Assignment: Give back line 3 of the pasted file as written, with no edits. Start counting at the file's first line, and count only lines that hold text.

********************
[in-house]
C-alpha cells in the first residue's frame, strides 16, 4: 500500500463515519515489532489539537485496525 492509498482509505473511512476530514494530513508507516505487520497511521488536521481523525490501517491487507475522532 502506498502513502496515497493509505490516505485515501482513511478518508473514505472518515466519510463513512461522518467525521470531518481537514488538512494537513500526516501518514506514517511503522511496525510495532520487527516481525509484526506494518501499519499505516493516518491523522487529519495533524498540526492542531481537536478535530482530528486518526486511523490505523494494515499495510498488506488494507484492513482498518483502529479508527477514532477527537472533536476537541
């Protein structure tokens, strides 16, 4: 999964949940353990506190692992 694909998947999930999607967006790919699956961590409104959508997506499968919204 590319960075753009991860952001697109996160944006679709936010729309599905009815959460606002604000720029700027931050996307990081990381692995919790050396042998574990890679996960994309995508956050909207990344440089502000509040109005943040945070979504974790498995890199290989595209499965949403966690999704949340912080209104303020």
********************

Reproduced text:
């Protein structure tokens, strides 16, 4: 999964949940353990506190692992 694909998947999930999607967006790919699956961590409104959508997506499968919204 590319960075753009991860952001697109996160944006679709936010729309599905009815959460606002604000720029700027931050996307990081990381692995919790050396042998574990890679996960994309995508956050909207990344440089502000509040109005943040945070979504974790498995890199290989595209499965949403966690999704949340912080209104303020």